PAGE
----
"Postmodernism and Consumer Society". that of the sentence. 4 5 Ibid. it is the very persistence of language over time that makes it possible for us to have an experience of time and.e. pastiche. signifier and signified. Culture is seen by others (e. autonomous subject is looked upon as ideological." That’s because the experience of temporality itself depends on language.functioning entirely within the realm of simulation". op. what is it that an artist does? e. Port Townsend. cit. The postmodern condition is also characterized by Jameson as a kind of “schizophrenia” or postmodern temporality. 1049-50] Postmodernism (revised 16 Nov 07) . This adds an historical component to the problem. d. meaning (the signified) emerges from the signifier/signifier relations. With the death of the Subject comes the notion that the Past is now "unreachable". Jean Baudrillard) as an endless play of imitation (simulation) which signals the end of authenticity and reality and the emergence of "hyperreality". the referent (object) drops out of the structuralist analysis and we are left with the sign and its two remaining aspects. hence. This signals the "death of the subject". Thus. is an effect of language. This presents us with a problem: If there are no individual. i. i. in The Antiaesthetic: Essays on Postmodern Culture. creative subjects. the language function is impaired and doesn’t allow for this sense of temporal duration and continuity. d. Modernism valorizes personal style. In the schizophrenic. This places the signifier in the context of other signifiers. This presupposes a unique individuality—a private identity or self (subject)— that generates his or her own style according to a personal vision. in Harrison and Wood. Thus.. i.g.).e. the end of Individualism. Jean Baudrillard characterizes hyper-reality as" the meticulous reduplication of the real.. viz. c.This critique of Modernity often takes the form of a challenge to the norms and values of western culture as a whole. The sense of personal identity.e. This individualism is put into question in High (or “Late”) Modernism. Hal Foster (ed. of a continuous personal identity. ["The Hyper-realism of Simulation".. In fact. a self that endures through time. There is no unmediated (direct) access to reality.7. 2 3 Ibid. The alienation of the subject is replaced by a sense of "free-floating and impersonal" fragmentation 2. b. 1983. WA: Bay Press. Meaning (signification) is not a one-to-one relation between a word and its related concept. f. Meaning emerges from a larger relationship. What is left to the postmodern artist is the possibility of imitation—the recycling of images and forms. b.5 10. The concept of the individual.e. c.4 9.3 8. Jameson explains this in the following way: a. a. This comes out of a Lacanian (structuralist) analysis of language and its role in the experience of time. "Schizophrenia is the breakdown of the relationship between signifiers. i. and nothing new is possible.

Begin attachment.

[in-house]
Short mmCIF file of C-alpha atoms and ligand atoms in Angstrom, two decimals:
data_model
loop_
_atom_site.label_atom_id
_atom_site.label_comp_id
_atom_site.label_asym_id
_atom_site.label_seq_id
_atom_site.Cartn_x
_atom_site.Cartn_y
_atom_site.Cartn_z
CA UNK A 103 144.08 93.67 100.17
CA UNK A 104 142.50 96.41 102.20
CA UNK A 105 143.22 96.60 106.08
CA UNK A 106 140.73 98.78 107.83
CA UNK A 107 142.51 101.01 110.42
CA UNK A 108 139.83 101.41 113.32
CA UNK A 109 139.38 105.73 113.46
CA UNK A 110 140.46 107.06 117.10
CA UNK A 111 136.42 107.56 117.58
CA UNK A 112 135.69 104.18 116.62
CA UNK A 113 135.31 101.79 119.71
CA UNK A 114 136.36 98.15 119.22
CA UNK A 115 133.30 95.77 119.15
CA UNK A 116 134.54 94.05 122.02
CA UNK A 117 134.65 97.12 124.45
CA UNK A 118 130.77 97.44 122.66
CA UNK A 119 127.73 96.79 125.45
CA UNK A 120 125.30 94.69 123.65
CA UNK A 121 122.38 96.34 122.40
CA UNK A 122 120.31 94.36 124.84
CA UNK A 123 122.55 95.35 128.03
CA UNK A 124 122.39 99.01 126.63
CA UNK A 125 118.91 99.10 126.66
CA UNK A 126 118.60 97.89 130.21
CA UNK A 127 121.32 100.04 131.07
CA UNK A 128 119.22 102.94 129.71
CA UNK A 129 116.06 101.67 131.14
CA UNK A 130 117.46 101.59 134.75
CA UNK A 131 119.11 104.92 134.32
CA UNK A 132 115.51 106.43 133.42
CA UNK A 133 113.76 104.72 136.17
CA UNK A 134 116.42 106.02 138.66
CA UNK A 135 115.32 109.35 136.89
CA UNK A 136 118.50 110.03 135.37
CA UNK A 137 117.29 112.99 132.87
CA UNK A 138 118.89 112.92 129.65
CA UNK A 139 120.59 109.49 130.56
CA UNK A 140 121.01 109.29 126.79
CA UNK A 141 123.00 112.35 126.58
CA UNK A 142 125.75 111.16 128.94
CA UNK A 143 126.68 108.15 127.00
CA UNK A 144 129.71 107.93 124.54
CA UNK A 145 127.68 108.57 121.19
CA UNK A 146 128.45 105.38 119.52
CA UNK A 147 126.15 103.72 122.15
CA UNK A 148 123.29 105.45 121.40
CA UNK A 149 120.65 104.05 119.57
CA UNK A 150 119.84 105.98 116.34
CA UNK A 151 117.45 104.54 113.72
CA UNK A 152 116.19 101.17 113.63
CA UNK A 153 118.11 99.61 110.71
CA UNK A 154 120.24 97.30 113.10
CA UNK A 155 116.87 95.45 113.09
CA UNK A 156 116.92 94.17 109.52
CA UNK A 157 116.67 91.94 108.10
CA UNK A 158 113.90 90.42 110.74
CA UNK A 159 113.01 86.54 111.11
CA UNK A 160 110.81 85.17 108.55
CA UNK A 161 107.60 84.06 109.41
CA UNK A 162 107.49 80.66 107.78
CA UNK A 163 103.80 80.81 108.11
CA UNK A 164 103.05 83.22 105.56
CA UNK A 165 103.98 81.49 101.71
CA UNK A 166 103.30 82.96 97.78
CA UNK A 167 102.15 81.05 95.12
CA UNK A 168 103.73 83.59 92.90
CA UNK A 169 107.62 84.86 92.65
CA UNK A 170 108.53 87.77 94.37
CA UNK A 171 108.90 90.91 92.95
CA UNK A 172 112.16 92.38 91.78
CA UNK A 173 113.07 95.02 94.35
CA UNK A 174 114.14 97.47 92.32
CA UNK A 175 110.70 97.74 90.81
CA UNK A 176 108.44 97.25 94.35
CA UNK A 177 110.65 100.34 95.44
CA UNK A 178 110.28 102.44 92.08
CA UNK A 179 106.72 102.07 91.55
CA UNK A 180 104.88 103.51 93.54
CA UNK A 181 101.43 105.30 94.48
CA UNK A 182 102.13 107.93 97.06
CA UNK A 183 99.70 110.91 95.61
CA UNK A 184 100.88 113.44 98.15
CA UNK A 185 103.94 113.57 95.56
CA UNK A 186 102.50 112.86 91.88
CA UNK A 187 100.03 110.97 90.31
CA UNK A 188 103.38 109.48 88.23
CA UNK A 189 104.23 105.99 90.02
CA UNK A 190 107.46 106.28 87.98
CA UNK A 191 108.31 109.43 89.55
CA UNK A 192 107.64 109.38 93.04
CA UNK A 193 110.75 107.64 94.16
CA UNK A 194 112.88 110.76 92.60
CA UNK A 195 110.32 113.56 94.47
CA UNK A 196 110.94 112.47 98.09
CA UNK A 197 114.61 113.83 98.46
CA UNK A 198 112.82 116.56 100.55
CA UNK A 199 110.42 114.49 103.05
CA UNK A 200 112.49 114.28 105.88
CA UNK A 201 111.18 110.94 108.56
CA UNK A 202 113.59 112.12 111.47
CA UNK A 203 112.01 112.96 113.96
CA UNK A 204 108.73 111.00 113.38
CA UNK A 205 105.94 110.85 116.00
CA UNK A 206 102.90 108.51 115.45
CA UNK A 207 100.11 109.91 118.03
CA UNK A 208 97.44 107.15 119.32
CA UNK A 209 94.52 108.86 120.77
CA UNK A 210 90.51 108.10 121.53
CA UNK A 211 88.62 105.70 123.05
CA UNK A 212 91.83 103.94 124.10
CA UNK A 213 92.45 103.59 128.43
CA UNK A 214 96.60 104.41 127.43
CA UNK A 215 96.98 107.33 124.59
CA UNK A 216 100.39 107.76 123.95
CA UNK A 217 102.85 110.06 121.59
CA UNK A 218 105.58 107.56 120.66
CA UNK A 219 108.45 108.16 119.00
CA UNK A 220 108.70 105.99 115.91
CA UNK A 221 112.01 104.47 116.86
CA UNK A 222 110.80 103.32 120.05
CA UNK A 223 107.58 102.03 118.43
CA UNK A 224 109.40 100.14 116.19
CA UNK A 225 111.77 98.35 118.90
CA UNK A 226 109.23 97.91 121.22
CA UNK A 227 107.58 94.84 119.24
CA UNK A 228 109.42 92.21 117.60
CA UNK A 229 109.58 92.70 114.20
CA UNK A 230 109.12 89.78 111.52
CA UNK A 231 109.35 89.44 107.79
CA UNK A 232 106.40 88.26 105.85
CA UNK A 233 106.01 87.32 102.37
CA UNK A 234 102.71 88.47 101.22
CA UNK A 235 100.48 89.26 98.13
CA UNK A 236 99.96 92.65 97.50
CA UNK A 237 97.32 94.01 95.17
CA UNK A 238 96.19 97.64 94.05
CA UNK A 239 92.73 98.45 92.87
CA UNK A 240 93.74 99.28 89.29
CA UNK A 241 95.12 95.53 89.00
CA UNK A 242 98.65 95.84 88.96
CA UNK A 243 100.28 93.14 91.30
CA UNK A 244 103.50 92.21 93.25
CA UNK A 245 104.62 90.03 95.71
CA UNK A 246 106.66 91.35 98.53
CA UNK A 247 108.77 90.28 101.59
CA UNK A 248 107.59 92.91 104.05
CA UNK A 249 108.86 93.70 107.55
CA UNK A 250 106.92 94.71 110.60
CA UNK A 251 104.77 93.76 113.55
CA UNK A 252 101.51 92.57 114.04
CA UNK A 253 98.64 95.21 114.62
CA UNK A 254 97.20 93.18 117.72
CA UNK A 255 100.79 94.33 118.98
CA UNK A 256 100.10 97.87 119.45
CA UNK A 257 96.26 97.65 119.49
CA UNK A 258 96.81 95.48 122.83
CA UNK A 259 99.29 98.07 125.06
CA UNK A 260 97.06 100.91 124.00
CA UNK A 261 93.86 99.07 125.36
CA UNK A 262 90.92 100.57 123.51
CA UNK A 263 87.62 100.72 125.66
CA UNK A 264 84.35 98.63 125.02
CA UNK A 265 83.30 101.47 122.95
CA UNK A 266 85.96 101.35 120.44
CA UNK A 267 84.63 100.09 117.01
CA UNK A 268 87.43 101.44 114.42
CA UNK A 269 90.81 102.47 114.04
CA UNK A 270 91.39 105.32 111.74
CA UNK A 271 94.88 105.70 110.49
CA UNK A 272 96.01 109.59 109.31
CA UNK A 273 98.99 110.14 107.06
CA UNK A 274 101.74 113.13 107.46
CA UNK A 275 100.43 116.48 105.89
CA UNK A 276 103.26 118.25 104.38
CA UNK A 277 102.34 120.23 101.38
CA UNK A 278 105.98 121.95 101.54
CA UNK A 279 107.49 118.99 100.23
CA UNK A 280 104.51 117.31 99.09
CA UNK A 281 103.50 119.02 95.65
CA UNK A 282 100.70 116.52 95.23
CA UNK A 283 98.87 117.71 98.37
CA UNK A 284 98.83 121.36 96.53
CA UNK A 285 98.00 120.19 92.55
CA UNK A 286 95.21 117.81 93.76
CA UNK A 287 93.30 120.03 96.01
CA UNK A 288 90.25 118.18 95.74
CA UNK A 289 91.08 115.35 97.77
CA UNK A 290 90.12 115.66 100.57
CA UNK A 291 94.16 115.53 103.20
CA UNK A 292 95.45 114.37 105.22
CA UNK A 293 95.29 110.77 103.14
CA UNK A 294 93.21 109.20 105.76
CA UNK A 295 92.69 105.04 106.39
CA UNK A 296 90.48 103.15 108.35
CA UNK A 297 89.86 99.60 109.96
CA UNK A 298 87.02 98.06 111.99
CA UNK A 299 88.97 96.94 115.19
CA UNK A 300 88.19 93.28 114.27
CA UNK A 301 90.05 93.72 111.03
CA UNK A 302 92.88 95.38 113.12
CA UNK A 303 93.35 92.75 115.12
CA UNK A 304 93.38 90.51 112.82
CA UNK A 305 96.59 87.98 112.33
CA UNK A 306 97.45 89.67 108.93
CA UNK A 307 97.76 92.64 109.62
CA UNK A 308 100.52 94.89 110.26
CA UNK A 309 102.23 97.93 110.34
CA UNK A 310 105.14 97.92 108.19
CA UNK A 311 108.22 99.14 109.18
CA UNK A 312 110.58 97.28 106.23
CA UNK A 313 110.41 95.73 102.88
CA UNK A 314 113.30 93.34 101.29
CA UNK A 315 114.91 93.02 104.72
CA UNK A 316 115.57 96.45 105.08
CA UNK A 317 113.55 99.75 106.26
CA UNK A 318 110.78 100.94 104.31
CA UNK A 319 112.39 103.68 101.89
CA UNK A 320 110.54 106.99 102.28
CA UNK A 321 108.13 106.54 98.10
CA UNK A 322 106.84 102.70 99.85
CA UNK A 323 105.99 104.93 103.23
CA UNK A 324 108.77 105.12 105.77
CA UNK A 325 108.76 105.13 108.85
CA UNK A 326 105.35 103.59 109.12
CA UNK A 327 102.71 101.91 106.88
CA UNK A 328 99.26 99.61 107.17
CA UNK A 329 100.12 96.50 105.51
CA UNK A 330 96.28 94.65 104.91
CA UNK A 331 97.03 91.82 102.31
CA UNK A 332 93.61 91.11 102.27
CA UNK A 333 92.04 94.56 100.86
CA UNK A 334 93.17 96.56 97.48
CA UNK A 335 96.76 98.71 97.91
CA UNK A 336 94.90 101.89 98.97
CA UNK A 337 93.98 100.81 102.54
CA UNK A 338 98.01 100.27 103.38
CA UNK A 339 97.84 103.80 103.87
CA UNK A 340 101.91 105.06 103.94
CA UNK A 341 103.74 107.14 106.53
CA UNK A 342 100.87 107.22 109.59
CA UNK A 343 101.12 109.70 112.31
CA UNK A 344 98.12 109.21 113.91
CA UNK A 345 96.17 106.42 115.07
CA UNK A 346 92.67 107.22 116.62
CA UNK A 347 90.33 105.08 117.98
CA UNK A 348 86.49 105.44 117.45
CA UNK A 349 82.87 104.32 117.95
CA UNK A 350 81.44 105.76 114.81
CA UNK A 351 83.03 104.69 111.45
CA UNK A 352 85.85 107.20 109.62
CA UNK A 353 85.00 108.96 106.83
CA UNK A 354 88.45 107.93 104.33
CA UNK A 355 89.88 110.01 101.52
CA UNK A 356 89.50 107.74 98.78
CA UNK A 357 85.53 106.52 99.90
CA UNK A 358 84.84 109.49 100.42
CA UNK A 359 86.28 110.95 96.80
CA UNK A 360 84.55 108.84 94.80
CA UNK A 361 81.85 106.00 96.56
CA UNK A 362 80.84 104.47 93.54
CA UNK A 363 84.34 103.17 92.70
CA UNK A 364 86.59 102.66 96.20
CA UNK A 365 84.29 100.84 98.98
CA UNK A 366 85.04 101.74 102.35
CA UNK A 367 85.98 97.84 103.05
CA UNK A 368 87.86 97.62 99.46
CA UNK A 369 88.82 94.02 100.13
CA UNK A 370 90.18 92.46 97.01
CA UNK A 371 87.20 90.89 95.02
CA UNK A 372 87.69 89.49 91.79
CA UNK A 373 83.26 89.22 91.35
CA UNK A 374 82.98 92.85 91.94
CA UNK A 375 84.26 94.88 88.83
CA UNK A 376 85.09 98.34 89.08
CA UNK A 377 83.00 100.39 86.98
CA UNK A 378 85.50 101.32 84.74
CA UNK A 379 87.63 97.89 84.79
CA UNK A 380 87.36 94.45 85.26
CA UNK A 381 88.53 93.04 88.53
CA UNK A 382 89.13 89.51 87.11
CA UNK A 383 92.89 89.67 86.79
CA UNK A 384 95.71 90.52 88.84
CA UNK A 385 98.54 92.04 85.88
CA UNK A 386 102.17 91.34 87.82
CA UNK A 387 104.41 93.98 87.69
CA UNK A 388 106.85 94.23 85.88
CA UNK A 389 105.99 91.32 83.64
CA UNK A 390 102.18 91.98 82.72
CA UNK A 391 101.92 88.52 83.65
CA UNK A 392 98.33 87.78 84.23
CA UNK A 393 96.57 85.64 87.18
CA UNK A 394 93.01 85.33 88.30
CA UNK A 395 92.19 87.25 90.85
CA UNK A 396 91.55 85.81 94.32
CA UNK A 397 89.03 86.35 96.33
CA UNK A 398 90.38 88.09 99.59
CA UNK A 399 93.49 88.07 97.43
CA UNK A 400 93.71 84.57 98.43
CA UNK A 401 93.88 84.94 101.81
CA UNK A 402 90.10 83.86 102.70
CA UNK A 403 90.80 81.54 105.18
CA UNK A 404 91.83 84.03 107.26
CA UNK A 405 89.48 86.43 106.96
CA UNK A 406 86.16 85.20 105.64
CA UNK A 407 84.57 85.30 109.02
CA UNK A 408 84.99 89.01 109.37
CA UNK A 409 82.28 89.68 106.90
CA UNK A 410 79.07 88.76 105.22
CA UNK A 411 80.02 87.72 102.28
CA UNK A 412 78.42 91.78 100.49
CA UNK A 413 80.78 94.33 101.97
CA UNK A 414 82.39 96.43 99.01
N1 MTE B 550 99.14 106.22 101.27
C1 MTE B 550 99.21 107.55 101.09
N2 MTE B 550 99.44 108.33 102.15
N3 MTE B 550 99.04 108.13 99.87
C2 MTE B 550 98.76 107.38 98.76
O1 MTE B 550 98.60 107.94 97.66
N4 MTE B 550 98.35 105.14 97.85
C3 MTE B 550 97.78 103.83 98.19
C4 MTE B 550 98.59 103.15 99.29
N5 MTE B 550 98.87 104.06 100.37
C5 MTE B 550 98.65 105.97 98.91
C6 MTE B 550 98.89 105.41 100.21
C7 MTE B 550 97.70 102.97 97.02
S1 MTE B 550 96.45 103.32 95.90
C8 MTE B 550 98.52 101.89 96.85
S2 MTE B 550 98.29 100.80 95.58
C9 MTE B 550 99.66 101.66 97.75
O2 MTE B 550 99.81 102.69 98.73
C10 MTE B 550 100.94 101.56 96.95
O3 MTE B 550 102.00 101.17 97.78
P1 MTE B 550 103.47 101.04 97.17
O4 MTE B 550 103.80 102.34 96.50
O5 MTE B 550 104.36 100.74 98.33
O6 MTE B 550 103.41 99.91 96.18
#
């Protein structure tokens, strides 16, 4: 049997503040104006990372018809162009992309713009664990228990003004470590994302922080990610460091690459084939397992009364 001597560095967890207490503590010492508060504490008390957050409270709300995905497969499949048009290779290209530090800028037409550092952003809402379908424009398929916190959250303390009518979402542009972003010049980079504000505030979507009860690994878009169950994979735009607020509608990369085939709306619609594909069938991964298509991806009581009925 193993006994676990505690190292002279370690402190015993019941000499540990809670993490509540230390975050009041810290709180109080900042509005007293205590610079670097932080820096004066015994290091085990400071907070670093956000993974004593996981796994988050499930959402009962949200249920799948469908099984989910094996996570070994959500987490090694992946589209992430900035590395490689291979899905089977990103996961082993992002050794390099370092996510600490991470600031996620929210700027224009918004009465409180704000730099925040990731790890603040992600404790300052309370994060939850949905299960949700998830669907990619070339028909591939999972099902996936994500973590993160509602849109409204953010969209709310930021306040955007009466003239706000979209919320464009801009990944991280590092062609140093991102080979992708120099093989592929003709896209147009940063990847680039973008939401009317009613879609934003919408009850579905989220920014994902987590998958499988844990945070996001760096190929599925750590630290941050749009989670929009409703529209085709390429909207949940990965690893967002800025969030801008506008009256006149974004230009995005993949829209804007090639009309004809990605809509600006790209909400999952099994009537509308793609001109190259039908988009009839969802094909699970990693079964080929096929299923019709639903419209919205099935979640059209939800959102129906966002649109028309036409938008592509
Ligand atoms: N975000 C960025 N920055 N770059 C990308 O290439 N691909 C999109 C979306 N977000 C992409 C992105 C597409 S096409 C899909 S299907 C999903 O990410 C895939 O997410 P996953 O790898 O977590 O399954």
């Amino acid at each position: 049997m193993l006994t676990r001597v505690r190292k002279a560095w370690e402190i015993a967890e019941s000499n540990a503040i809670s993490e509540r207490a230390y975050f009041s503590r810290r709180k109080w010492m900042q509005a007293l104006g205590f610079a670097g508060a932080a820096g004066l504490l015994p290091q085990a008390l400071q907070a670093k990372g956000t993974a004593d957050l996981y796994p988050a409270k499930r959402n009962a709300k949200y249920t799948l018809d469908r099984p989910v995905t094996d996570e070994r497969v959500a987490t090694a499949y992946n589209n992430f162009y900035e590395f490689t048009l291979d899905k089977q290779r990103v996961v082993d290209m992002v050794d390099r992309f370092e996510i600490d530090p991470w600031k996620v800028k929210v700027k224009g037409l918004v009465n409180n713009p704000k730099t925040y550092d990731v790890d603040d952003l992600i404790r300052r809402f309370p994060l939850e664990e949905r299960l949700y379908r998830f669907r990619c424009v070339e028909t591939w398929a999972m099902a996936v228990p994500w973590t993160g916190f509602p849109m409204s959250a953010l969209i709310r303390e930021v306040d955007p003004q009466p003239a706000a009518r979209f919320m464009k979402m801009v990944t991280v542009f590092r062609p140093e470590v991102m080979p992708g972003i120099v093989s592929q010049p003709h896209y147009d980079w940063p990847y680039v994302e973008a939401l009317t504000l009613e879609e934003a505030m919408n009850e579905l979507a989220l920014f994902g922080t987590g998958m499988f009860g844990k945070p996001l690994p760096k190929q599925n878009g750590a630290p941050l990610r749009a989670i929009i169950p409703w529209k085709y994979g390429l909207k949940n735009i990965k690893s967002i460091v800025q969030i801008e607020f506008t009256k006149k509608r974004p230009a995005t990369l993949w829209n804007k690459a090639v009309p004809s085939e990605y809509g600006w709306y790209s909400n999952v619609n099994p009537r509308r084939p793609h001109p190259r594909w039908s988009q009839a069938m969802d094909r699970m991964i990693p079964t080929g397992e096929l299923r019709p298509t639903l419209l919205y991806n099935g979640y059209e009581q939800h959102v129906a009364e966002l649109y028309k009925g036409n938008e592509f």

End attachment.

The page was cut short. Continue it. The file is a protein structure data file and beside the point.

op. the only recourse is to take pleasure in this newly discovered freedom. Postmodernism (revised 16 Nov 07) . Quigley 6 7 Hal Foster. there can be no interpretation. Pop Art works by the opposite means to the same result. Interventionist (The artist becomes a manipulator of signs more than a producer of art objects. ends by being uninterpretable. The viewer becomes "an active reader of messages rather than a passive contemplator of the aesthetic". using a content so blatant. so "what it is. or a New Beginning Danto: Art After the End of Art "Objective Pluralism" ("no historically mandated directions for art to go in") everything is possible—anything can be a work of art Sontag: The Erotics of Interpretation “The flight from interpretation seems particularly a feature of modern painting.. too. Celebratory (This can be characterized as "nihilism without anxiety". in the ordinary sense. Ibid.” T.Two Aspects of Postmodern Practices in the Arts 1. Epilogue. R.) 2. Since there is no underlying purpose or meaning in life. no content. cit.6 Art functions as "a social sign entangled with other signs in systems productive of value. since there is no content." it. Abstract painting is the attempt to have. "Subversive Signs". 1066. in Harrison and Wood. or by what Jameson calls a "new superficiality".7 Repetition. power and prestige".
This action might not be possible to undo. Are you sure you want to continue?
We've moved you to where you read on your other device.
Get the full title to continue reading from where you left off, or restart the preview.